Out of Japan: When a career move turns into a soap opera
Monday 20 July 1992
In theory it was a clean-cut move to change her life, take the marital plunge and gear up for new career challenges. But in practice, far from being a simple 'exit stage left, re-enter stage right in new costume', the whole manoeuvre took six months of tortuous planning, deception, romantic self-denial and ruthless office politicking. When it was over, the saga had become a comedy of manners revolving around the complex social relationships that bind every Japanese to his or her company or work group.
Ms Suzuki's first problem was how to resign from her old company. A simple resignation letter or a private chat with her immediate boss was out of the question. This would be far too blunt and would involve humiliation and social wounds which would take many years to heal.
'Superiors lose face if someone working under them resigns - it reflects badly on them as superiors,' Ms Suzuki said.
The fact that the bank had not treated her very well, promoting her more slowly than less talented male colleagues, was immaterial. Face had to be preserved at all costs.
So emerged the first part of her plan: convert a weakness into a strength. Aware that some of her bosses knew her talents were not being exploited to the full, she applied for a transfer within the company to a job which she knew she could do, but which she knew would never be given to her because she was not sufficiently senior in the bank's rigid hierarchy.
When the transfer request was rejected on the grounds that Ms Suzuki did not have sufficient experience, she was able to feign disappointment and say that maybe she was not good enough to work in the company - that she was an inconvenience to her bosses. The best solution, she theorised out loud, would perhaps be for her to resign.
By now her bosses had realised that she wanted to resign, and was conducting this elaborate charade to save face all round. The delicacy of her stratagem was much admired.
While all this was going on, Ms Suzuki was negotiating her new job. The main obstacle here was her prospective husband. Japanese women are expected to work in their early twenties, usually doing menial work at less pay than their male colleagues, until they get married. Then pressure is put on them by their bosses, with the promise of a 'goodwill bonus' to resign.
Ms Suzuki could have used her marriage as an excuse to get out of her old job, but she was afraid that it would compromise her position with the new company, or even cause it to withdraw her job offer. To make matters worse, her fiance was a foreigner, creating a two- fold risk that she would leave her new company shortly after joining either to have a baby, or to follow her husband back to his native country.
The plan was to keep her marriage secret, at least until she was established in her new job. But she was tipped off by a friend that the company she was joining was very thorough in investigating recruits, and would probably send a private investigator to where she lived to check out her background. At the time she was living with her boyfriend, but maintaining a small flat of her own in another part of Tokyo. So for several months, fearful that her dark romantic secret would leak out, Ms Suzuki dutifully slept alone in her flat.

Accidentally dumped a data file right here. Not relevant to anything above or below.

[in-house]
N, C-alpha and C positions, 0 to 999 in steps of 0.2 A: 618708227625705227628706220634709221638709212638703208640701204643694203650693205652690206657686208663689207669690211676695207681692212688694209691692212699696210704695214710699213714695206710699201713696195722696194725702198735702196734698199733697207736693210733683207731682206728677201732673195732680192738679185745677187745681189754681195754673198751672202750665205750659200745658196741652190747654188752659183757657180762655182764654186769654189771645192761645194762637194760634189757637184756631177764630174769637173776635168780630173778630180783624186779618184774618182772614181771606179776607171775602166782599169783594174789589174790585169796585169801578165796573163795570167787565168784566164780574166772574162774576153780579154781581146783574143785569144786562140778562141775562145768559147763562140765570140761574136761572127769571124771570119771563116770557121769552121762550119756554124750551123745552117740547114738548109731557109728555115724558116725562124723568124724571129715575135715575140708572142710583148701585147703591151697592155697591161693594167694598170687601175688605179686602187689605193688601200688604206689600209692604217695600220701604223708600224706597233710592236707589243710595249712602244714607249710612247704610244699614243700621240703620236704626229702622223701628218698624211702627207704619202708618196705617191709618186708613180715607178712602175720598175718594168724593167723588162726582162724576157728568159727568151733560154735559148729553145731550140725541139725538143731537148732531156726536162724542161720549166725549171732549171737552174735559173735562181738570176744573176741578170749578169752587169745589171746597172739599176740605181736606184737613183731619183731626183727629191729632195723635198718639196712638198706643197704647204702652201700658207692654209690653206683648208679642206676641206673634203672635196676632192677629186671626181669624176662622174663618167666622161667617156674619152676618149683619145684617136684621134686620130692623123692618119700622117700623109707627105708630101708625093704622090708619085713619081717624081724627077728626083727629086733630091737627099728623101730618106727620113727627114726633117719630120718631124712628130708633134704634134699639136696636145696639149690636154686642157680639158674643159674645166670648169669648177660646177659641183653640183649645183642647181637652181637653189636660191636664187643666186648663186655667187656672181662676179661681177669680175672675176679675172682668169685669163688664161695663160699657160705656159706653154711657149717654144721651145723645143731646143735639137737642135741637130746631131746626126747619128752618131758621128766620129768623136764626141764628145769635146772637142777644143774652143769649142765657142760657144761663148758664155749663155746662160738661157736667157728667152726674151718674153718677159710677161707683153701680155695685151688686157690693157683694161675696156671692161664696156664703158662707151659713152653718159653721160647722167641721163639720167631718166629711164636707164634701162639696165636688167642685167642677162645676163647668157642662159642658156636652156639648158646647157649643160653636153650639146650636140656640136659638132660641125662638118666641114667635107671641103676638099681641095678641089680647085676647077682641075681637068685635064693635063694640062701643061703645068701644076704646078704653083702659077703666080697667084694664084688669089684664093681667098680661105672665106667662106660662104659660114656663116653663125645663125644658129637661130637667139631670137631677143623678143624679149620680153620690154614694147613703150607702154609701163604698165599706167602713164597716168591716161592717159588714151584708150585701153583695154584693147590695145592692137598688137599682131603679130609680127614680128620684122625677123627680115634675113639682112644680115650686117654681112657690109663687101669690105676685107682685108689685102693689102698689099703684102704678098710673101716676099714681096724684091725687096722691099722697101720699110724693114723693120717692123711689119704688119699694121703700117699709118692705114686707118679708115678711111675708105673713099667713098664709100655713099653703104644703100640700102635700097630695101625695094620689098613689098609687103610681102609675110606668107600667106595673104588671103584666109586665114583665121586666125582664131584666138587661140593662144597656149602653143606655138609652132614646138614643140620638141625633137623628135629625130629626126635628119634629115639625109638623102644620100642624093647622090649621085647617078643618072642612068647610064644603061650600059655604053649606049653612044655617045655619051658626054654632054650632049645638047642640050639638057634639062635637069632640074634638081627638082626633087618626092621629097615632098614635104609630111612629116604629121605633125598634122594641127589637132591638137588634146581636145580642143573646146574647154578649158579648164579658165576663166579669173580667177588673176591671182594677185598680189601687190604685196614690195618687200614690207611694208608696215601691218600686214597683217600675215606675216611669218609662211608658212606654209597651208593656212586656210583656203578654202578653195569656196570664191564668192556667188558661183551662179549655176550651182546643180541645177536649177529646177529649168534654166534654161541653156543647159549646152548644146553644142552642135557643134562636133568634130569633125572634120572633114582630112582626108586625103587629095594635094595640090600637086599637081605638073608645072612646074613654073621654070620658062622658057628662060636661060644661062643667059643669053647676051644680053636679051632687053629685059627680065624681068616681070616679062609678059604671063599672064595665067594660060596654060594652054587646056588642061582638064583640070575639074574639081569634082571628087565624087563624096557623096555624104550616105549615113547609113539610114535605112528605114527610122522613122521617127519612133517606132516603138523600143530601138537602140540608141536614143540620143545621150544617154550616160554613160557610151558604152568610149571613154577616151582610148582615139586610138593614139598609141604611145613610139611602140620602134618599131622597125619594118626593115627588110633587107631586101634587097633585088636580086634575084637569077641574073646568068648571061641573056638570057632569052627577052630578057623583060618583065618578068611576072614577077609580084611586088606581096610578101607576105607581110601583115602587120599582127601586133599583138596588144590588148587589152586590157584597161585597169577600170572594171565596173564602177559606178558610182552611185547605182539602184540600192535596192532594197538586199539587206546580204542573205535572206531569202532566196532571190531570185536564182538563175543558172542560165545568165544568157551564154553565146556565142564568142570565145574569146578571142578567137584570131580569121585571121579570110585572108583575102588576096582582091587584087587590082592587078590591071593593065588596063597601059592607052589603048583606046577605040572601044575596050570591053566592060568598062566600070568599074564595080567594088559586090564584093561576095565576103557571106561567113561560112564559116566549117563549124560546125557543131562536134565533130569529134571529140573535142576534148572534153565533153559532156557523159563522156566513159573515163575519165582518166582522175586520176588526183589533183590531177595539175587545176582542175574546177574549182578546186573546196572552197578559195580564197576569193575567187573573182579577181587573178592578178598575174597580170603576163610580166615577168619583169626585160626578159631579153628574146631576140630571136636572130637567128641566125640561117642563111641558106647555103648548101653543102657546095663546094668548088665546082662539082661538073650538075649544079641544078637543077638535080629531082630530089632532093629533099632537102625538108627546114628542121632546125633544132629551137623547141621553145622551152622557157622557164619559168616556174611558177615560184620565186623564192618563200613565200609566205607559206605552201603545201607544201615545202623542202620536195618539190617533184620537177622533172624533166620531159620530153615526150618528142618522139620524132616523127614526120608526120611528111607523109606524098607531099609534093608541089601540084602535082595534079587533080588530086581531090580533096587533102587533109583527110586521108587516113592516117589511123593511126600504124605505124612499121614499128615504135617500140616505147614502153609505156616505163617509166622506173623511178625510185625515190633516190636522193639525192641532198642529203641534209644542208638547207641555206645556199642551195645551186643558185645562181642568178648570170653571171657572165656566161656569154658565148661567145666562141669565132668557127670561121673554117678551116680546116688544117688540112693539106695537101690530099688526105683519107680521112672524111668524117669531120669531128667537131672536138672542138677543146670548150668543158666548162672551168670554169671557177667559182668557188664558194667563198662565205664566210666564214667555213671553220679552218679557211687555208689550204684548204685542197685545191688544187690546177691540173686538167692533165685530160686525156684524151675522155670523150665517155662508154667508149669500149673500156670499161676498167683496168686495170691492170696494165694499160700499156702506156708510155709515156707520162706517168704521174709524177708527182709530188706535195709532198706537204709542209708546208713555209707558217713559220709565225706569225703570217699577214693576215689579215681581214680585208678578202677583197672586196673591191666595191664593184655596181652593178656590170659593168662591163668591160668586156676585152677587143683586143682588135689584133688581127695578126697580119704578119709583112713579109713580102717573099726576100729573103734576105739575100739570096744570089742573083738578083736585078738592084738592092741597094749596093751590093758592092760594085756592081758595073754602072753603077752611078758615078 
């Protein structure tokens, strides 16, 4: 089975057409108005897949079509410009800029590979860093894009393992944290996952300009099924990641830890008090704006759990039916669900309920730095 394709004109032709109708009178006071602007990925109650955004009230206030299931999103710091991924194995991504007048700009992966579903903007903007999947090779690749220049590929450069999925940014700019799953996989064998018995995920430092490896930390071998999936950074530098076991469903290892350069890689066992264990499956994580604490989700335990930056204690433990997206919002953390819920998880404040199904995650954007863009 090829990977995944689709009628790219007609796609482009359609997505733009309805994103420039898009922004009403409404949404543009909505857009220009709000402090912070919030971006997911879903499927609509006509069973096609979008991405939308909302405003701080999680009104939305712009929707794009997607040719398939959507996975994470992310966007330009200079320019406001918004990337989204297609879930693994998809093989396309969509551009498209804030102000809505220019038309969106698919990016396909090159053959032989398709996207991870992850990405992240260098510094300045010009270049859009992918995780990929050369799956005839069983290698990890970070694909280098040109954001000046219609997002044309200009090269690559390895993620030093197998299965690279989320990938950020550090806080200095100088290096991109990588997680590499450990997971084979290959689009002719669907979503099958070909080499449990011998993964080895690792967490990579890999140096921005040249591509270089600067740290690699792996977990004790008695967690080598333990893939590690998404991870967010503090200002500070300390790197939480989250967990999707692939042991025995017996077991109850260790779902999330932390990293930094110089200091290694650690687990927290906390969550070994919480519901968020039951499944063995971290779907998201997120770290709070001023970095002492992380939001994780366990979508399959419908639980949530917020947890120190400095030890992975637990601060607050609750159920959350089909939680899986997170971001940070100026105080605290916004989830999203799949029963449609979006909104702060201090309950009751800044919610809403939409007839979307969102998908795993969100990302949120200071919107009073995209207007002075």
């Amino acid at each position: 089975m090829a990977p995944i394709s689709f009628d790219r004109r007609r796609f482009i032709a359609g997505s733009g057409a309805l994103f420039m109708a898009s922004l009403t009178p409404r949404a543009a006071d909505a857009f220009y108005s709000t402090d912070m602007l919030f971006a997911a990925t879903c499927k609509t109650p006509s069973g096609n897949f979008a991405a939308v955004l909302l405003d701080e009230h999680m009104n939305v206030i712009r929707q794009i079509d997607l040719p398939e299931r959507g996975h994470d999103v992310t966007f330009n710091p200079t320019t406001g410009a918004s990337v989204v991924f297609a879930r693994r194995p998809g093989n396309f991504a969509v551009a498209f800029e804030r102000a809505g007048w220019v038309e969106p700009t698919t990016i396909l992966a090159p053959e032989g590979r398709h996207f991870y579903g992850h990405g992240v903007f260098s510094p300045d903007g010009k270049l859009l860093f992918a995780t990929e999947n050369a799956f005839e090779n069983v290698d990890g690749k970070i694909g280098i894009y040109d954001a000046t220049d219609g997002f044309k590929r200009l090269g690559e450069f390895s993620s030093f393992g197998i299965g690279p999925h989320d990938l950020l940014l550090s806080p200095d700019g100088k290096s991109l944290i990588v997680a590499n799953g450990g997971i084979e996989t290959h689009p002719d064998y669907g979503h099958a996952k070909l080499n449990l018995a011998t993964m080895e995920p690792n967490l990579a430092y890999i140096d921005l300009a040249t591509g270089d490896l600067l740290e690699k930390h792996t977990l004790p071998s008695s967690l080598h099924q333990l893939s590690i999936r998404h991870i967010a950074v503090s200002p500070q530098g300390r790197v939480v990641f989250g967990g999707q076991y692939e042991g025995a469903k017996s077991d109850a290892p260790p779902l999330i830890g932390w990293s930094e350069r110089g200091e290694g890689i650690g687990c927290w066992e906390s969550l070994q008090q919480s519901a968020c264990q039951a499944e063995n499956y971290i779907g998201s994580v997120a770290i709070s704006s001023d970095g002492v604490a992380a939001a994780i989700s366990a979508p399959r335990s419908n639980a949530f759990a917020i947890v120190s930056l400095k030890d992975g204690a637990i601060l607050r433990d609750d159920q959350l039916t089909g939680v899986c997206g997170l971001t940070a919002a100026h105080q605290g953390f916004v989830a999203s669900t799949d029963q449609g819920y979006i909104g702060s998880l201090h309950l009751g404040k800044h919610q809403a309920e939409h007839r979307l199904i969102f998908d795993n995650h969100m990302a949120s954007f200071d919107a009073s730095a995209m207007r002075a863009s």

Everything seemed to be going according to plan until Ms Suzuki found out that a female colleague in her old company had got wind of her marriage intentions. This colleague had a grudge against Ms Suzuki because of an office power struggle and seemed on the point of revealing everything. Fortunately Ms Suzuki happened to know that her rival had been having a secret affair with one of her married male superiors. A mutually beneficial silence was quickly agreed.
Ms Suzuki is now happily working with her new company, still keeps in contact with her former colleagues at the bank, and has moved back in with her man. The soap opera of the last six months is over, but it was compelling viewing.
- 1 Pope Francis issues top 10 tips for happiness
- 2 Disney heiress Abigail disowns her share of family profits in West Bank company
- 3 The secret report that helps Israel hide facts
- 4 Now diplomacy has failed, boycotting Israel might be the only way we can protect the people of Gaza
- 5 Israel's propaganda machine is finally starting to misfire
Russell Brand accuses FOX News anchor Sean Hannity of terrorism after aggressive Israel-Gaza debate
Pope Francis issues top 10 tips for happiness
Justin Bieber posts Instagram photo of a crying Orlando Bloom after Ibiza fight 'over Miranda Kerr'
Disney heiress Abigail disowns her share of family profits in West Bank company
Air Algerie AH5017 crash: Jet fell 30,000 feet in three minutes ‘due to violent storm’
The secret report that helps Israel hide facts
Land for gas: Merkel and Putin discussed secret deal could end Ukraine crisis
Woman and two children killed by mob in riots over 'blasphemous' Facebook post in Pakistan
Richard Dawkins tweets: 'Date rape is bad, stranger rape is worse'
Putin is 'thuggish, dishonest and reckless', says British ambassador to US
Boozy, ignorant, intolerant, but very polite – Britain as others see us
- < Previous
- Next >
£80000 - £90000 per annum + competitive: Progressive Recruitment: I am current...
£65000 per annum + 15% Pension, Health, Travel & Bonus: Progressive Recruitmen...
£55000 - £65000 per annum + Benefits: Progressive Recruitment: SAP BW/BO CONSU...
competitive: Progressive Recruitment: I recruit for contract mechanical design...